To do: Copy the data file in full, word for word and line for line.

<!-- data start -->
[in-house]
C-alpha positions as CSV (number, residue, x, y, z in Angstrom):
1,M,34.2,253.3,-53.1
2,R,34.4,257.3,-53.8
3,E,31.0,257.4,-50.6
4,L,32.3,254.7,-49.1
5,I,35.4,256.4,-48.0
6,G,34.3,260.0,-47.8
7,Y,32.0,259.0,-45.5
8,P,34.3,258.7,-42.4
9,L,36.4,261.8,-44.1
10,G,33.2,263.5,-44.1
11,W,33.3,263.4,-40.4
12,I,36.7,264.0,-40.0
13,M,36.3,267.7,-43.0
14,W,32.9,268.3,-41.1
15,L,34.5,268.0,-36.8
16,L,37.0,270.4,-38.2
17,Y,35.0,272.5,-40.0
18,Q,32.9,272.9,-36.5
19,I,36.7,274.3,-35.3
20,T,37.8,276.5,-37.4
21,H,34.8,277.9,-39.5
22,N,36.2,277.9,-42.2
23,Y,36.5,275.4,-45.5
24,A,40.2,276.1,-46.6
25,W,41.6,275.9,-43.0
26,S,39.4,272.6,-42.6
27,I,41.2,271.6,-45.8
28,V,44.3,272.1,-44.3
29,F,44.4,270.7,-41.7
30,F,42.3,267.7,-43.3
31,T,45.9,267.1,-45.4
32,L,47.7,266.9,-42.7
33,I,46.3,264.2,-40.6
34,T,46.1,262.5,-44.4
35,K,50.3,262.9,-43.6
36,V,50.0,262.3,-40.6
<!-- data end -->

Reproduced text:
[in-house]
C-alpha positions as CSV (number, residue, x, y, z in Angstrom):
1,M,34.2,253.3,-53.1
2,R,34.4,257.3,-53.8
3,E,31.0,257.4,-50.6
4,L,32.3,254.7,-49.1
5,I,35.4,256.4,-48.0
6,G,34.3,260.0,-47.8
7,Y,32.0,259.0,-45.5
8,P,34.3,258.7,-42.4
9,L,36.4,261.8,-44.1
10,G,33.2,263.5,-44.1
11,W,33.3,263.4,-40.4
12,I,36.7,264.0,-40.0
13,M,36.3,267.7,-43.0
14,W,32.9,268.3,-41.1
15,L,34.5,268.0,-36.8
16,L,37.0,270.4,-38.2
17,Y,35.0,272.5,-40.0
18,Q,32.9,272.9,-36.5
19,I,36.7,274.3,-35.3
20,T,37.8,276.5,-37.4
21,H,34.8,277.9,-39.5
22,N,36.2,277.9,-42.2
23,Y,36.5,275.4,-45.5
24,A,40.2,276.1,-46.6
25,W,41.6,275.9,-43.0
26,S,39.4,272.6,-42.6
27,I,41.2,271.6,-45.8
28,V,44.3,272.1,-44.3
29,F,44.4,270.7,-41.7
30,F,42.3,267.7,-43.3
31,T,45.9,267.1,-45.4
32,L,47.7,266.9,-42.7
33,I,46.3,264.2,-40.6
34,T,46.1,262.5,-44.4
35,K,50.3,262.9,-43.6
36,V,50.0,262.3,-40.6